As I have written about in previous blog posts (and elsewhere), I long have felt that Friends are in urgent need of faithful ministers of the Gospel — those with gifts of speaking, preaching, teaching under the guidance of the Spirit. There certainly is a need for more workers, but we also need have a way to help the ministers we do have get better at their work — each according to their gift. Being under some kind of monthly meeting guidance is important, of course, but our tradition offers additional tools, and though in recent posts I’ve done some work on this, here I’d like to conclude (at least for the moment) with a more “toolbox” approach.
This is because I think that the general approach being sketched can well apply to any group seeking to carry out long-term work under the guidance of the Holy Spirit. For example, as I have gotten involved with the Prophetic Climate Action Working Group (PCAWG) in New England Yearly Meeting, I find that I seeing similar at work in our mutual accountability and encouragement. I haven’t every really tried to articulate the model out of which I am working, and so this piece is an attempt to do that. So:
Our Quaker toolbox includes what one might call “an educative network for Spirit-led workers.”
I base this on what I understand of the practice of Friends in the first few years of our movement. This is not out of antiquarian interest, or nostalgia for some by-gone “golden era,” but rather because in that practice I see several characteristics that are well-suited to our times. There are certainly differences, as well, and I do not ignore them. I see our tradition as a resource, not an idol. To quote Jaroslav Pelikan (see The vindication of tradition), “Tradition is the living faith of the dead; traditionalism is the dead faith of the living. Tradition lives in conversation with the past, while remembering where we are and when we are and that it is we who have to decide.”
We should use our tradition discerningly, in the same way that we make use of ministry we hear in a meeting for worship: receive it, hold it in the light, and draw from it in ways that have life. What does not at present have life for you is not rejected, but rather held respectfully — it may yet be seen as nourishment for another time, or perhaps not.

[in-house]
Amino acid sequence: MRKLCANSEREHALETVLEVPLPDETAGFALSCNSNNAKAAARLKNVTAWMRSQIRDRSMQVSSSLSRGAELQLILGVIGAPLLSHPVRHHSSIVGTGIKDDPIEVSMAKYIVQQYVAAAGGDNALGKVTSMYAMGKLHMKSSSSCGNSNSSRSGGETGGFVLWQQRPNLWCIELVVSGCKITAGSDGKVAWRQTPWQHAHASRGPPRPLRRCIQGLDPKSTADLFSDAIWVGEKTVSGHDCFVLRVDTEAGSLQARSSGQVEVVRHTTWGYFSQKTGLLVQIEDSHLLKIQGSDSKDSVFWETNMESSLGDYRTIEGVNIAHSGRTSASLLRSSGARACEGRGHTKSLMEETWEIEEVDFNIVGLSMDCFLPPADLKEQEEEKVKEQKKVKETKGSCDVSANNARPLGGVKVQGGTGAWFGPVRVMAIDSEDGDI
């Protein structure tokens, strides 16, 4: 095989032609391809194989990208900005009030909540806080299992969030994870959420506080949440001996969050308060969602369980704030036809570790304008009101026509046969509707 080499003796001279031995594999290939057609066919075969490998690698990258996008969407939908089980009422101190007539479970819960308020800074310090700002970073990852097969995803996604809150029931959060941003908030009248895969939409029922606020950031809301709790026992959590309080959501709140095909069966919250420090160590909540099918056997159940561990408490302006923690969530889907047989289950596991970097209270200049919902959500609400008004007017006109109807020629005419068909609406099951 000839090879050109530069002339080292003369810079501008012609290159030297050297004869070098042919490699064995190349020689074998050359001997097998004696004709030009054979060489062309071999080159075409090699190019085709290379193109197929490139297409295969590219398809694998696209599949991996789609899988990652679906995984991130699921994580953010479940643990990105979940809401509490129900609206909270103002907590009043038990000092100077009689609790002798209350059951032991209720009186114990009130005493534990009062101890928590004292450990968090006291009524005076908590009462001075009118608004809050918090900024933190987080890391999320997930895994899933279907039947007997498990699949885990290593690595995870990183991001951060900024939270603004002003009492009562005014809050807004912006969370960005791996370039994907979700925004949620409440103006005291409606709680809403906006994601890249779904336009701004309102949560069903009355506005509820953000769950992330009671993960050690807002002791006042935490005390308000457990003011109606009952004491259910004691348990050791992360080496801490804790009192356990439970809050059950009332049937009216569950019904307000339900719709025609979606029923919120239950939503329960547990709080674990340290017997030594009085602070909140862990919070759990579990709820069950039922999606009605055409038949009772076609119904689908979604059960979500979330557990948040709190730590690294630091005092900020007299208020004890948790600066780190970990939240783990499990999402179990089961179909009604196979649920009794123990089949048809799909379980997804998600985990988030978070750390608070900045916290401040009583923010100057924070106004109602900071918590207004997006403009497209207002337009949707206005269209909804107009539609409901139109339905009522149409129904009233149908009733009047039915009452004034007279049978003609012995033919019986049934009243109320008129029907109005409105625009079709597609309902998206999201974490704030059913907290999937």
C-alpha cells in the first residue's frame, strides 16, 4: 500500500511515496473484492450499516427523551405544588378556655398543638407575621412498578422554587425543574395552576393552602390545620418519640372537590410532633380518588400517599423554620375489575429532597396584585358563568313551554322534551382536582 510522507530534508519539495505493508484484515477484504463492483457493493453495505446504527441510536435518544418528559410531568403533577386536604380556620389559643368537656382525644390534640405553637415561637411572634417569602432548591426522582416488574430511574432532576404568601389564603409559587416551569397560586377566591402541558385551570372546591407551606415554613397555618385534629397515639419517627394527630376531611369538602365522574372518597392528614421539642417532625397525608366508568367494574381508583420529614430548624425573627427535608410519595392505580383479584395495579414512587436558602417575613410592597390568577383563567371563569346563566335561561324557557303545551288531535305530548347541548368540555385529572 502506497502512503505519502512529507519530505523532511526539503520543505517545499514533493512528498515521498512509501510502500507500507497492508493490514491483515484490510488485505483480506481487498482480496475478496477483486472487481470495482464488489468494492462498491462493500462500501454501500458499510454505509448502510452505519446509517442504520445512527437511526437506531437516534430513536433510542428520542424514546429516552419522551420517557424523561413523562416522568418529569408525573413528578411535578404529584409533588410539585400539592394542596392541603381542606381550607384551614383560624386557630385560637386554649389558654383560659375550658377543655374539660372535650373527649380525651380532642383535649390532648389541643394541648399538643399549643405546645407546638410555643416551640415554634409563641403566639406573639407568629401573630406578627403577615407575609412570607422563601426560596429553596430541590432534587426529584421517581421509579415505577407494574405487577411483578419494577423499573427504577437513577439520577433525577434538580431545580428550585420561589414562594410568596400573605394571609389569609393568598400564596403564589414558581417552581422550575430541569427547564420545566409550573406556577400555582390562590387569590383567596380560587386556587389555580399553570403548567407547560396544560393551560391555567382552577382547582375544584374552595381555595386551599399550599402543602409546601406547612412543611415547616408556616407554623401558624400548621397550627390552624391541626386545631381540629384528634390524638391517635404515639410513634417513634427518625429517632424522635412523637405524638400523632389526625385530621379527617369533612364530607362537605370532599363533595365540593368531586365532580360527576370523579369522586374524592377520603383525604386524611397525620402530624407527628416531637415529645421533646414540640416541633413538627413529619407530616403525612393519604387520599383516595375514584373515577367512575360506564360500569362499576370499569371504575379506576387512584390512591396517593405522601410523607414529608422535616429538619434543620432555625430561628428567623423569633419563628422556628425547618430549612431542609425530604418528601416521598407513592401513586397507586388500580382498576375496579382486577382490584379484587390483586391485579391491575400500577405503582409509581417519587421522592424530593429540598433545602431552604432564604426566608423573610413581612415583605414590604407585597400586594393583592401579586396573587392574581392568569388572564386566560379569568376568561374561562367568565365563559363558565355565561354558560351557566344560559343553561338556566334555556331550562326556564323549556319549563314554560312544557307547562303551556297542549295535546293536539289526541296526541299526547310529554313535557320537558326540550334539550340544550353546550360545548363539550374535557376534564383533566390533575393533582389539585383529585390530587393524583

I also find our tradition important as a counter-balance (not “corrective”) to the many voices I hear (and Friends hear) from our present culture. We know very well that even as we seek to live by the guidance of the “Pure principle,” we hear many other voices from self and culture proposing, compelling, inviting. Some of these, if not from God, may nevertheless be useful; some may be contrary to the life we seek to embody. I hearken back to the practice and testimony of past Friends as a way to triangulate, and to challenge myself to test whether some alternative I am weighing is more or less consistent with Quaker spiritual commitments.
With that preamble: I suggest some parallels between the current situation of the Quakers I know and that of the first Friends, which I think make the use of the “educative network” idea particularly useful.
- First, faith unsettled: there was then, as there is now, a plethora of alternatives, styles, interpretations, vocabularies — from non-theism and atheism, through various kinds of mysticism, skepticism, through a bewildering range of Protestantisms, not to mention Catholicism and so forth; even in places where Judaism was denigrated (as in much of Europe), there were enthusiasts for the Kabbalah, and the Qur’an was available (at least in part) in translation. The variety was stimulating to some, threatening to others, and paralyzing to yet others.